St Clare of Assisi

August 11th, is the feast of St. Clare of Assisi. Clare was born July 16, 1194 as Chiara Offreduccio the eldest daughter of Favorino Scifi, Count of Sasso-Rosso and his wife Ortolana.  There are many legends of how Clare and Francis met, but it is clear that Clare would have know about Francis and his movement of brothers seeking to embrace Holy Poverty.

The Beginning.  Having refused to marry at 15, she was moved by the dynamic preaching of Francis. At 18, she escaped one night from her father’s home, was met on the road by friars carrying torches, and in the poor little chapel called the Portiuncula received a rough woolen habit, exchanged her jeweled belt for a common rope with knots in it, and sacrificed the long tresses to
Francis’ scissors. He placed her in a Benedictine convent which her father and uncles immediately stormed in rage. She clung to the altar of the church, threw aside her veil to show her cropped hair and remained adamant. Continue reading

God and Epiphany

in my fathers houseSeveral years ago I was researching for my master’s thesis on early Franciscan Missions. One of the really interesting aspects of the early Franciscan missions was the one to China. The friars arrived in China in 1292 and John of Montecorvino was the first bishop of Beijing. But all that is besides the point. In the course of my research I ran across The Travels of Marco Polo in which he describes his travels in the far east. I was scanning the text to see if he had any mention of contact with the friars or the Christian monasteries that dotted the silk road in those days. Continue reading

Evangelii Gadium

EVANGELII_GAUDIUM3.inddJust some snippets which I wanted to share….

Para 22: “God’s word is unpredictable in its power. The Gospel speaks of a seed which, once sown, grows by itself, even as the farmer sleeps (Mk 4:26-29). The Church has to accept this unruly freedom of the word, which accomplishes what it wills in ways that surpass our calculations and ways of thinking.”

Para 24: “An evangelizing community knows that the Lord has taken the initiative, he has loved us first (cf. 1 Jn 4:19), and therefore we can move forward, boldly take the initiative, go out to others, seek those who have fallen away, stand at the crossroads and welcome the outcast. Such a community has an endless desire to show mercy, the fruit of its own experience of the power of the Father’s infinite mercy. Let us try a little harder to take the first step and to become involved. Jesus washed the feet of his disciples. The Lord gets involved and he involves his own, as he kneels to wash their feet. He tells his disciples: “You will be blessed if you do this” (Jn 13:17). An evangelizing community gets involved by word and deed in people’s daily lives; it bridges distances, it is willing to abase itself if necessary, and it embraces human life, touching the suffering flesh of Christ in others.”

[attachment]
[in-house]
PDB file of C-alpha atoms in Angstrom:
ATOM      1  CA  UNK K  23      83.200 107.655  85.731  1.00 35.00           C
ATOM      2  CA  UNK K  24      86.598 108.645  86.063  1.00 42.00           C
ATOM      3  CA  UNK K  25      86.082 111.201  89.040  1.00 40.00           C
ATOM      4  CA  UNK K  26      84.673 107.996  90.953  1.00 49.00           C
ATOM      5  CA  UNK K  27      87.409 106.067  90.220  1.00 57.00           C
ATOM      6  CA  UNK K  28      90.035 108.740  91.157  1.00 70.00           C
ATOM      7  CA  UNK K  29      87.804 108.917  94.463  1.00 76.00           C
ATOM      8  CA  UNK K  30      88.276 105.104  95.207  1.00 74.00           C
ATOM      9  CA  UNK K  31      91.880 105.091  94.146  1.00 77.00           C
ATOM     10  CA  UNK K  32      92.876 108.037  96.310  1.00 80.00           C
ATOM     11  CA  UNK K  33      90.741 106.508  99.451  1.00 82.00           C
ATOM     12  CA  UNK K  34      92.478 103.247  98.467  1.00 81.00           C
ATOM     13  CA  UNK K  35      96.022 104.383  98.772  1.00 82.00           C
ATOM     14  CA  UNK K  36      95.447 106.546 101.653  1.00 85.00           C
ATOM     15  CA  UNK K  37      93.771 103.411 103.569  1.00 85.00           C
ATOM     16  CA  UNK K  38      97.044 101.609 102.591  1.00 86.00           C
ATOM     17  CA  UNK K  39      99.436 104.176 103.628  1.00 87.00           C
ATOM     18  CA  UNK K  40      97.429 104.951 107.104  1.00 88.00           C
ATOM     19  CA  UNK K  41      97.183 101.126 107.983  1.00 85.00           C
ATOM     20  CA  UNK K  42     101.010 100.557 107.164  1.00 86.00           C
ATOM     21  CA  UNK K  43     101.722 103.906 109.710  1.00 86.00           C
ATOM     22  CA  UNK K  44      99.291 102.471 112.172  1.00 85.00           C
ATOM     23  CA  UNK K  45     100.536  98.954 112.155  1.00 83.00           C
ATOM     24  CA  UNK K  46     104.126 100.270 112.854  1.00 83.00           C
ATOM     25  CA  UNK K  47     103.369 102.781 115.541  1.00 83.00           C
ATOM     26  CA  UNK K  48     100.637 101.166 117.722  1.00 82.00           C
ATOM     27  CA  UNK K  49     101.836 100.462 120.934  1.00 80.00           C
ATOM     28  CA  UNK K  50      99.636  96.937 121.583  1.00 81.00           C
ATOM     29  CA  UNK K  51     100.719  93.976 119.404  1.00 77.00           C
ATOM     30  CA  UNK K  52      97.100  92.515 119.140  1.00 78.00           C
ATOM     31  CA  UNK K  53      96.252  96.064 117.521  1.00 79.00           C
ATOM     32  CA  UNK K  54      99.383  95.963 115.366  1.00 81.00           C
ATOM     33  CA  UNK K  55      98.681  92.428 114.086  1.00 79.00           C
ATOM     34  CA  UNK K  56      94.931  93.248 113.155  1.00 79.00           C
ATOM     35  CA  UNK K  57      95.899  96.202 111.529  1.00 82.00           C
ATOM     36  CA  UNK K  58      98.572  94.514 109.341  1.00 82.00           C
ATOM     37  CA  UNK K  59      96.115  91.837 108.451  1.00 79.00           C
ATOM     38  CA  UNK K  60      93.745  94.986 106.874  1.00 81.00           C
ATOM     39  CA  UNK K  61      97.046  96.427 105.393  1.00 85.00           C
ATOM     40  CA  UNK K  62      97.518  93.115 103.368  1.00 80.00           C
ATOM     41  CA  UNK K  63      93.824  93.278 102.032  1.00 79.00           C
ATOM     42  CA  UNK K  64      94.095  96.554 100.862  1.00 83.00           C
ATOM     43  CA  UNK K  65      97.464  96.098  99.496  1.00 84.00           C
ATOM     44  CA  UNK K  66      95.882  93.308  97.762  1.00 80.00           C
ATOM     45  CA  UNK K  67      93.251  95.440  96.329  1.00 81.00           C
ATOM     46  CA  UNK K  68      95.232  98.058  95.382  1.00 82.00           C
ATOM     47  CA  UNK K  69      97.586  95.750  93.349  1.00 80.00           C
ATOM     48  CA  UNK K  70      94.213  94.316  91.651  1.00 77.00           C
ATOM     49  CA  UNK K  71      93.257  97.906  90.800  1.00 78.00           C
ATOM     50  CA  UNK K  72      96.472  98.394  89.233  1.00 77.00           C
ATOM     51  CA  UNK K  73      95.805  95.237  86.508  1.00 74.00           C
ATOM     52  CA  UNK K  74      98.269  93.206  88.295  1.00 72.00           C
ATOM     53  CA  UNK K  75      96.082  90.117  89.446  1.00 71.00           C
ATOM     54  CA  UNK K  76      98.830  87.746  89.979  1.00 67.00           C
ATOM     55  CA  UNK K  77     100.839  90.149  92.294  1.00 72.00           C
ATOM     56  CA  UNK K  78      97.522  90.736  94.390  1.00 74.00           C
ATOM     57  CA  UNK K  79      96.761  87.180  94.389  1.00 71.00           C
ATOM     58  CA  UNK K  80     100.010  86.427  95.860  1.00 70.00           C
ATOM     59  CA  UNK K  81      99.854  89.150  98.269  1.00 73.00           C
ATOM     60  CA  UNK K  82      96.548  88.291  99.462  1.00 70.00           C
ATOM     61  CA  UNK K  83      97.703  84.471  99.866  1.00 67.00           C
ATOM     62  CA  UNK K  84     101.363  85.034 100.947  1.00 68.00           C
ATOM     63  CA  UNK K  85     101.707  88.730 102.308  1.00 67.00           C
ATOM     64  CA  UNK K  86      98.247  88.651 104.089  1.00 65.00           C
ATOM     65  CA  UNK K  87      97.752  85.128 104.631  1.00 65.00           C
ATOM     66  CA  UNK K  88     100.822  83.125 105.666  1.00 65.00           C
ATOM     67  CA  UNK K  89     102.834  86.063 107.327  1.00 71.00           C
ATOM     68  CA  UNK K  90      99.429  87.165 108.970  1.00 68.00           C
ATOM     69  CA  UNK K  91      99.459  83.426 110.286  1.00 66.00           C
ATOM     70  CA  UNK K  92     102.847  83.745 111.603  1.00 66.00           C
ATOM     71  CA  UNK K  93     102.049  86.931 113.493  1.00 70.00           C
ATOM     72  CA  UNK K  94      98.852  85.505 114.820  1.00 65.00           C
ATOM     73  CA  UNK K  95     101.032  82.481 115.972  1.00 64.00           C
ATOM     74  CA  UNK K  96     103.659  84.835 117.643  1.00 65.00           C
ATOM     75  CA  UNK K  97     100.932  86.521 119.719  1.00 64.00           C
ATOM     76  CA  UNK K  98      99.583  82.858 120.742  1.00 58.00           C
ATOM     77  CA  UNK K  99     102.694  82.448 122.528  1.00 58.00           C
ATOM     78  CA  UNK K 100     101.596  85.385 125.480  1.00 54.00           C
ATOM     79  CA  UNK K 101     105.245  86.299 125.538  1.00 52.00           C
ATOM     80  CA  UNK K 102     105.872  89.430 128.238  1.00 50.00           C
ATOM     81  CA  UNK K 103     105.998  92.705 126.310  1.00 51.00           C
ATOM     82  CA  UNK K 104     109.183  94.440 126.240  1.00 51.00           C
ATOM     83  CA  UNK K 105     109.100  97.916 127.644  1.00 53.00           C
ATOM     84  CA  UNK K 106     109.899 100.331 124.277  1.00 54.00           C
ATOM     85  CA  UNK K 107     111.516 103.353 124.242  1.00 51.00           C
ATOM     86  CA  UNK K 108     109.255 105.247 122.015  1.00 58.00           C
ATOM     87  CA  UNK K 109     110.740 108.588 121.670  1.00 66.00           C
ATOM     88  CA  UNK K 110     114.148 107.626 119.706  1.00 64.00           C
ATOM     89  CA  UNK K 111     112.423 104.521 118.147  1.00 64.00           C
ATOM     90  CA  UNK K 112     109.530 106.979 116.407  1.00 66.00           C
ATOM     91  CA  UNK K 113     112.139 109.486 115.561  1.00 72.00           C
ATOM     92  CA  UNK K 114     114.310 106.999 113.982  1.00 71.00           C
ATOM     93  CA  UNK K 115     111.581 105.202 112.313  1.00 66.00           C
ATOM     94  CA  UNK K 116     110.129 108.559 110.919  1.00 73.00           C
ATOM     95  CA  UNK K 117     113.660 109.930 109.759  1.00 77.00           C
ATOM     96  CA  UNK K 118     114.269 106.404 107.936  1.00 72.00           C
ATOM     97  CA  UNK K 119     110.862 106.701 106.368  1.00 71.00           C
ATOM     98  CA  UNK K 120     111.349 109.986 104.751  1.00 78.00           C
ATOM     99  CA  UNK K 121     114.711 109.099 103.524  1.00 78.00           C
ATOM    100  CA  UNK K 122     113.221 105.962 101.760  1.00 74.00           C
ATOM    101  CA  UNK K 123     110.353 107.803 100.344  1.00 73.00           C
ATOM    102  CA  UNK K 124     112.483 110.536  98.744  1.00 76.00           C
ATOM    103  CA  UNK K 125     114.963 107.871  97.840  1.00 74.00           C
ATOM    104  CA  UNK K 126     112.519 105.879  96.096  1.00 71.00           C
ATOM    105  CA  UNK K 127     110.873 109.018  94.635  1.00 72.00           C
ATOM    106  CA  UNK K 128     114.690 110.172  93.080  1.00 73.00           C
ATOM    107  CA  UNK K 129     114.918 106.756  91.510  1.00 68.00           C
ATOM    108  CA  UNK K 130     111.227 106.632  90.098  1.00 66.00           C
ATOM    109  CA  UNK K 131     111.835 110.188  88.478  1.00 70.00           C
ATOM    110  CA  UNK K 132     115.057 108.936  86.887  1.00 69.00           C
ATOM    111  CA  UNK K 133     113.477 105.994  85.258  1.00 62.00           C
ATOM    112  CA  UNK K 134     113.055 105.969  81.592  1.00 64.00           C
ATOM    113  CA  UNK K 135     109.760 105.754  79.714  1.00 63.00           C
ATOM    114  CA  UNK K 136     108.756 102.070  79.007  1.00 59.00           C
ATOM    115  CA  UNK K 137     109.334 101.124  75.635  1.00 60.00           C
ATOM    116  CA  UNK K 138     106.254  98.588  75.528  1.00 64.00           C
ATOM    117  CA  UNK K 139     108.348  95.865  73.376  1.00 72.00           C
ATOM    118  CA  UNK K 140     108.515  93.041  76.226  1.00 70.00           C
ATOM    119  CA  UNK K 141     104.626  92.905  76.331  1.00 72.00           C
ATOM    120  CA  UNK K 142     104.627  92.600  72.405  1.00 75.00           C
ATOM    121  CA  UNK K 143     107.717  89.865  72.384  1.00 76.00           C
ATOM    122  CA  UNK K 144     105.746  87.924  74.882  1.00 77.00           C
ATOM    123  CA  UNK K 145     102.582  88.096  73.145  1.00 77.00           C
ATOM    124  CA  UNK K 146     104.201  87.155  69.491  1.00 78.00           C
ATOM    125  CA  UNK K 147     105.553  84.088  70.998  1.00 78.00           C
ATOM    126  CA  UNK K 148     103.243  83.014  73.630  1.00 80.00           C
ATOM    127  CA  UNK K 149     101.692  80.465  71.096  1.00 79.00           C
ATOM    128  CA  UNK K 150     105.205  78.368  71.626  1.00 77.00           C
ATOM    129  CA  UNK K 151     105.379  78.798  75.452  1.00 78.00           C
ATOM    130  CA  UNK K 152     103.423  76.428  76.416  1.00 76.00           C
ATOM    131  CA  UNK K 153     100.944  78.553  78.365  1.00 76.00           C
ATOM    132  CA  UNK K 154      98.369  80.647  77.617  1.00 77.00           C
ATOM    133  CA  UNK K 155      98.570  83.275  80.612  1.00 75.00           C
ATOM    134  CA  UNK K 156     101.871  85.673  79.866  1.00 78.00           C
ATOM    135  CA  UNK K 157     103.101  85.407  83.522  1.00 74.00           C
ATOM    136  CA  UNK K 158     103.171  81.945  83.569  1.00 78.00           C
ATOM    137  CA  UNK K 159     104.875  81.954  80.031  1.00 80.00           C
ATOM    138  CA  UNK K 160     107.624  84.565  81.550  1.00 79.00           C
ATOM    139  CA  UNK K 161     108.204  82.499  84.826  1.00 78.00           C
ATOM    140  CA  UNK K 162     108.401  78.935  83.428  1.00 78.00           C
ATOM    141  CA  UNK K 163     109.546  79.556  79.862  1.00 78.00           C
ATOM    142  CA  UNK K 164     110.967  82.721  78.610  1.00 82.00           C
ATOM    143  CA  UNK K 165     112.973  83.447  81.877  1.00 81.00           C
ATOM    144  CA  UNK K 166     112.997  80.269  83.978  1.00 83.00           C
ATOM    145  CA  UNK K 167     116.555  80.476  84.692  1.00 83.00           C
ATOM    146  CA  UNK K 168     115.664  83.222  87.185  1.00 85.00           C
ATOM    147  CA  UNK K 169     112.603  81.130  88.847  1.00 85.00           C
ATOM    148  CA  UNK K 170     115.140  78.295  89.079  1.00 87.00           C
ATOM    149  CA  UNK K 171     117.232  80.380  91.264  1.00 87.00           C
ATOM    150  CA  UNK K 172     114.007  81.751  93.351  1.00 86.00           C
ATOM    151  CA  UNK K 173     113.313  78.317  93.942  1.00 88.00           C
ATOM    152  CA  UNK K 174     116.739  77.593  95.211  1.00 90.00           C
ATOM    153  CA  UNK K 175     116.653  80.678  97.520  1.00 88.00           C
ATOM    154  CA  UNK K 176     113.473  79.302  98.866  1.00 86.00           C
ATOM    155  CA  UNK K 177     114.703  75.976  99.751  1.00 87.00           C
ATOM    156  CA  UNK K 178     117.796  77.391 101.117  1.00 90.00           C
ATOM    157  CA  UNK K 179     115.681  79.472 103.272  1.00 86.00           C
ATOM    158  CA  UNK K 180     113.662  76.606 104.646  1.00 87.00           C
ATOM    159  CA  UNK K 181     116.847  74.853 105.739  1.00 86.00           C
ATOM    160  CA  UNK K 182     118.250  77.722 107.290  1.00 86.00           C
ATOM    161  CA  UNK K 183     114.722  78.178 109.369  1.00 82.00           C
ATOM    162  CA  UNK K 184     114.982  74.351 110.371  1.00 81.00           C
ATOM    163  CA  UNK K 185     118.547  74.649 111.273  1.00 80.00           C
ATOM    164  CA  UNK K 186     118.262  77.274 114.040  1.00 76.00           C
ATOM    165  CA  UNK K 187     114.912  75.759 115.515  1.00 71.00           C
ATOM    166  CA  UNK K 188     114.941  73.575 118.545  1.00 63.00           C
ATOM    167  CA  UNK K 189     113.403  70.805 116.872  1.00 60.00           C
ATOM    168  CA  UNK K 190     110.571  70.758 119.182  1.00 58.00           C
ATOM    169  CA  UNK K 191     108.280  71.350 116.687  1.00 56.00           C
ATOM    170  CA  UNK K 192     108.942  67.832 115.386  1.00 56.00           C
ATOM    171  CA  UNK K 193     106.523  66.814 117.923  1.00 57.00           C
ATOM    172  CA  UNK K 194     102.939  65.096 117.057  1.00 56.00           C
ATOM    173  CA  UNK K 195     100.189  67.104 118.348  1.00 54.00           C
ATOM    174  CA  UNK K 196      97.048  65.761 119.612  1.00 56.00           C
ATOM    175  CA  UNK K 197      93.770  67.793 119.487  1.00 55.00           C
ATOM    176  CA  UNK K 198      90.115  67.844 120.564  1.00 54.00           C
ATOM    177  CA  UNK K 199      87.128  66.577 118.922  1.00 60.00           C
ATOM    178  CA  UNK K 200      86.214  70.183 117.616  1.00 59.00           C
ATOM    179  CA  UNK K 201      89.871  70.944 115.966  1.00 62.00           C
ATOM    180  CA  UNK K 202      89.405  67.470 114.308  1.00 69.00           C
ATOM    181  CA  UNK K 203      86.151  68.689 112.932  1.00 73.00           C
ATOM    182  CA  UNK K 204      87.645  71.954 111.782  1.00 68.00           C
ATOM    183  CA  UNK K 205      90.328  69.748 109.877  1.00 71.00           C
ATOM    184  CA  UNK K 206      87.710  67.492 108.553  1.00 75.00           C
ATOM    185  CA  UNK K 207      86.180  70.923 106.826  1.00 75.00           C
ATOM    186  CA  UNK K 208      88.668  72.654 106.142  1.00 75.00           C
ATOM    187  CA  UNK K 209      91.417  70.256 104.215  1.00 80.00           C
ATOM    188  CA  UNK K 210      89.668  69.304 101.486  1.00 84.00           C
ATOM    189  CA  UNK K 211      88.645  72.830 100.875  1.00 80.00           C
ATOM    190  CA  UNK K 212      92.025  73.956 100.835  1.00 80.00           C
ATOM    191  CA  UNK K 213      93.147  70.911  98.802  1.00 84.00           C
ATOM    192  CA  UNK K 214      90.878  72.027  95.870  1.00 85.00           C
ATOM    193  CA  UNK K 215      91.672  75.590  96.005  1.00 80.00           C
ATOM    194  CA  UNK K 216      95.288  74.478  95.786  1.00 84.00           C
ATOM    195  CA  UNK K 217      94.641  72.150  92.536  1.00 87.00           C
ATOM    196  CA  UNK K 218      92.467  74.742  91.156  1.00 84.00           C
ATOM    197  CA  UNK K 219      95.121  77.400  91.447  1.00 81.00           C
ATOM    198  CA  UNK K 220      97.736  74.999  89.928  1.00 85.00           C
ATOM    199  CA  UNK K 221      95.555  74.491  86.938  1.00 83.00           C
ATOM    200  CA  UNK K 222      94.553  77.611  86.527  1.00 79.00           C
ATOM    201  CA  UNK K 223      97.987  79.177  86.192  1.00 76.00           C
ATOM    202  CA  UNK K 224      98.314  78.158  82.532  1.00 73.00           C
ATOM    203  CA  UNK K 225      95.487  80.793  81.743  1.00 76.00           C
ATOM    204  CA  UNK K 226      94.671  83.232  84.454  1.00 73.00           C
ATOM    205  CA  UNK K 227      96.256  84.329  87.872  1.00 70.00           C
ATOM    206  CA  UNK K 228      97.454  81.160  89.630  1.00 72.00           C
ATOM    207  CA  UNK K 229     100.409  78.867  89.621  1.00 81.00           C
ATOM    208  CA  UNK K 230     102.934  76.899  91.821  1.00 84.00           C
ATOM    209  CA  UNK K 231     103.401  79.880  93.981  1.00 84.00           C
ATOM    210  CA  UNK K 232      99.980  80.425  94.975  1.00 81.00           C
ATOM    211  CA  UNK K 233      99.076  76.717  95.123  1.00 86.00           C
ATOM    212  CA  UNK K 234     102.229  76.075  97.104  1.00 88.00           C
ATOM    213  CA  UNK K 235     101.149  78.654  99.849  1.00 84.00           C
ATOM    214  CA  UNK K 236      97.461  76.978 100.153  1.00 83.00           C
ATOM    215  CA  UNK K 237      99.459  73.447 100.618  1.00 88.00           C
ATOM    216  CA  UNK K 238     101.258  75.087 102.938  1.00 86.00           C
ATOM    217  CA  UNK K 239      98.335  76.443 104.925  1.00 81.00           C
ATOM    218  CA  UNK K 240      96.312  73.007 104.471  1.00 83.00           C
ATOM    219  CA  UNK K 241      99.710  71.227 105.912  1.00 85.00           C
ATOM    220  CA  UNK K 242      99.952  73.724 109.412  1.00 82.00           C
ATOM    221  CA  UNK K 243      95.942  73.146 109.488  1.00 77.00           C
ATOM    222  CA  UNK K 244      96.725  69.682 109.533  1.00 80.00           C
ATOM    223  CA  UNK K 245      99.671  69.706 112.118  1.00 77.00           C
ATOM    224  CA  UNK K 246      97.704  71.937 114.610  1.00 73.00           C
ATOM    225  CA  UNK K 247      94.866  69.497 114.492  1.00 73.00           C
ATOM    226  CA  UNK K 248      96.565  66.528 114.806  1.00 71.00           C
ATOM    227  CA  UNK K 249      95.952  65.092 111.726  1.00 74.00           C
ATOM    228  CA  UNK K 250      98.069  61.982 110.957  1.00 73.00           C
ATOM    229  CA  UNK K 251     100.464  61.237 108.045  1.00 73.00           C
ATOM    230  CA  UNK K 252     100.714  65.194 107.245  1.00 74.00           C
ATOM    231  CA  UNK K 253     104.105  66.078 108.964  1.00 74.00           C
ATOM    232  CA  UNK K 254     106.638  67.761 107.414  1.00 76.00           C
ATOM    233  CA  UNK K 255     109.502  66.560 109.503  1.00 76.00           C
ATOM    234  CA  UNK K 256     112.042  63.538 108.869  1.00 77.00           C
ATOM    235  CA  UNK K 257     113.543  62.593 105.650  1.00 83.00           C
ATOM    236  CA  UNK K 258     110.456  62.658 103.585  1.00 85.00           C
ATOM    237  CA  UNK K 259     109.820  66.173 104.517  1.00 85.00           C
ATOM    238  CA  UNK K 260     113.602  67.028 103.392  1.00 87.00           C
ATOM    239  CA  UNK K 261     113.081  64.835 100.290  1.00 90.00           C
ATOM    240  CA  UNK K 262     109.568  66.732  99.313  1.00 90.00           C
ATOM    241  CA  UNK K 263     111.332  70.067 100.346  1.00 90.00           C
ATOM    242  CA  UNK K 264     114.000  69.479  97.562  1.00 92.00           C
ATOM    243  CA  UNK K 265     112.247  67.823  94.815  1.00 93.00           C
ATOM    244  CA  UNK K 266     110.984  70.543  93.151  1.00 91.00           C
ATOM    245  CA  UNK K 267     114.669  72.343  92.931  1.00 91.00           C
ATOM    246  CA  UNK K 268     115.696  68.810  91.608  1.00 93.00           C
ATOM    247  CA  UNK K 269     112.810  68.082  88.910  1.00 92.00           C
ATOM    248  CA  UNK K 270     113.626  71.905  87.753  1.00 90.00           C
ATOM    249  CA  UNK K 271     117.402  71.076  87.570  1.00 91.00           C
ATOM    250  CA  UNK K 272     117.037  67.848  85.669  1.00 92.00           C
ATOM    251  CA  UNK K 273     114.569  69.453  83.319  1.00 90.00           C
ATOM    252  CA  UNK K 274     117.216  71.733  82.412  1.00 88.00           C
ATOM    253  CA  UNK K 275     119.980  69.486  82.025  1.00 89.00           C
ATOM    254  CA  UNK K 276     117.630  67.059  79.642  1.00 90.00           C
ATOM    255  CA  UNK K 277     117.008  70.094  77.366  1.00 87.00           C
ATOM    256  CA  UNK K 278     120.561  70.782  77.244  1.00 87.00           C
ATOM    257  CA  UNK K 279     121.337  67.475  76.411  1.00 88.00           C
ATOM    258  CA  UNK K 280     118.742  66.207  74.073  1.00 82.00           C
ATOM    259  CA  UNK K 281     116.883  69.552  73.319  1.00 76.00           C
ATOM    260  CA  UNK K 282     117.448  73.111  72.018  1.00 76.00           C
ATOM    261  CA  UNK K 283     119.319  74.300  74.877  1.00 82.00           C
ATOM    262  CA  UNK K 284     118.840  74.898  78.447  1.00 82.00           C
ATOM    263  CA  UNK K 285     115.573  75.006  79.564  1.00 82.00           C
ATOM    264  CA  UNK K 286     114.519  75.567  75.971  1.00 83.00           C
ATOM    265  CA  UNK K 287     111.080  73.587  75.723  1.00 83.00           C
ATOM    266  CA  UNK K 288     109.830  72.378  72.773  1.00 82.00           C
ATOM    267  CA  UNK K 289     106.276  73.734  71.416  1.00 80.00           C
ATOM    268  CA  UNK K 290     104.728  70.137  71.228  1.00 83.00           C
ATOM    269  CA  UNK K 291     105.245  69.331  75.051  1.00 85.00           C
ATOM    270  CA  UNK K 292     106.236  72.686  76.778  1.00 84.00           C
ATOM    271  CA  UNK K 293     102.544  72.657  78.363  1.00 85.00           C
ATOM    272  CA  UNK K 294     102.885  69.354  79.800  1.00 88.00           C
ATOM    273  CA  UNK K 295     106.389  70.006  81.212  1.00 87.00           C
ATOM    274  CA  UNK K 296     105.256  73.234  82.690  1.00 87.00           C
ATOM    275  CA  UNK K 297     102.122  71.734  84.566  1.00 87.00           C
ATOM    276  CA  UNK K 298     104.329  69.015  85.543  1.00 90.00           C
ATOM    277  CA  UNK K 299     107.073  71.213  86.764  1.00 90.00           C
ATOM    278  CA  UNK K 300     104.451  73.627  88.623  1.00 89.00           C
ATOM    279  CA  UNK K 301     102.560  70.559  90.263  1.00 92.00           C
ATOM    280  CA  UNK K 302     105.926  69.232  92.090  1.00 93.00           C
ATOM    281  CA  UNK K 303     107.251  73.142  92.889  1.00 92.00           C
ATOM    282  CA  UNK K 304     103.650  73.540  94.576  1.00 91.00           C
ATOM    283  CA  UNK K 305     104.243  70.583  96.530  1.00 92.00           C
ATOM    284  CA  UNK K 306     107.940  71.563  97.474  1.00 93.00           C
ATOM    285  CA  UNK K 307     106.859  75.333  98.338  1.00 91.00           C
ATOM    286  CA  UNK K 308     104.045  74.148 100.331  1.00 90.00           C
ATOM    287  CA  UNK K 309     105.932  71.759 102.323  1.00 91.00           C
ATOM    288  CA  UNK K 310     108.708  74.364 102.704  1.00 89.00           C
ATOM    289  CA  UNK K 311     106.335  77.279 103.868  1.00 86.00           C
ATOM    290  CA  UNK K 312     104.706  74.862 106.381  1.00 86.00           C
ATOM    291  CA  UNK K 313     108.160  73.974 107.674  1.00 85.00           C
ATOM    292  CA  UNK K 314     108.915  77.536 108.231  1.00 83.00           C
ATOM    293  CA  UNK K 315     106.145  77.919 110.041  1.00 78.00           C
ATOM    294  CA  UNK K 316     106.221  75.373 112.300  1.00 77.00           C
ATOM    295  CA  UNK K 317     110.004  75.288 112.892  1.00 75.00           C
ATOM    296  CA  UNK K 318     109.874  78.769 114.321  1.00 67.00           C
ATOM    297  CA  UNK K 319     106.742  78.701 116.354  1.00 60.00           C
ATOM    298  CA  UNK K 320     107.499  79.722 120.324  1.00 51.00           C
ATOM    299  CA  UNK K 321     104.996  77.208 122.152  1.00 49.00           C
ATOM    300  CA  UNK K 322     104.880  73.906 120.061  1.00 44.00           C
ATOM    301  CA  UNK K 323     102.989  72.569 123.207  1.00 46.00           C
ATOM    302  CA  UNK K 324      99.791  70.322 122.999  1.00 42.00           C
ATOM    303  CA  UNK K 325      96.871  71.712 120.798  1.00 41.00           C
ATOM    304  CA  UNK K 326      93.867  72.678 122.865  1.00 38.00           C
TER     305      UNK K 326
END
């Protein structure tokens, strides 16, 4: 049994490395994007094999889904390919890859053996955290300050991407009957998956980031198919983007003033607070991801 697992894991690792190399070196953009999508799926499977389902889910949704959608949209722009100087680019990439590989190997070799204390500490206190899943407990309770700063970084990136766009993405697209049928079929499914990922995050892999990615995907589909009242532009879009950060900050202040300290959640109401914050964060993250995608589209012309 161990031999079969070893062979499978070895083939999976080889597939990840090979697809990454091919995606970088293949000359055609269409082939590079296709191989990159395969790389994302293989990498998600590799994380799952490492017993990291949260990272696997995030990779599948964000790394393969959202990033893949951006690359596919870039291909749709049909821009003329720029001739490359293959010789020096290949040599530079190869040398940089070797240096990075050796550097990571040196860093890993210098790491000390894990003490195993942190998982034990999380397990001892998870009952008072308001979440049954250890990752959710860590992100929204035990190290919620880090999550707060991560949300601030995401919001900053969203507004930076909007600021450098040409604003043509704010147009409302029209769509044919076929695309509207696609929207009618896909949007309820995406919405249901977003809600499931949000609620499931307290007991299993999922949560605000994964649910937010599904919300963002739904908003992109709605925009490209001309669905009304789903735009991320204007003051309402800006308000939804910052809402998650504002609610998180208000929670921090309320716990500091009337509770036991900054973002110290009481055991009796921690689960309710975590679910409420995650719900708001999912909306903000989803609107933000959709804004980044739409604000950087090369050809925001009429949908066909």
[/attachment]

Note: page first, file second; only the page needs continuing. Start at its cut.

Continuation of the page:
David and Goliath – a second look

I suspect most folks know and can tell some version of the story of David and Goliath (see 1 Samuel 17). It is a narrative that lends itself to story telling for people of all ages.  It is also a story that is so familiar that when we attempt to study the biblical passage we are likely to engage in isogesis, placing our interpretation upon the text, rather than exegesis, letting the story inform us. I regularly lead a bible study with emphasis on “study.”  I think the line I most often use is some variation of “Is that what the text says?”

With that as background, have a look at the ever interesting Malcolm Gladwell’s talk on David and Goliath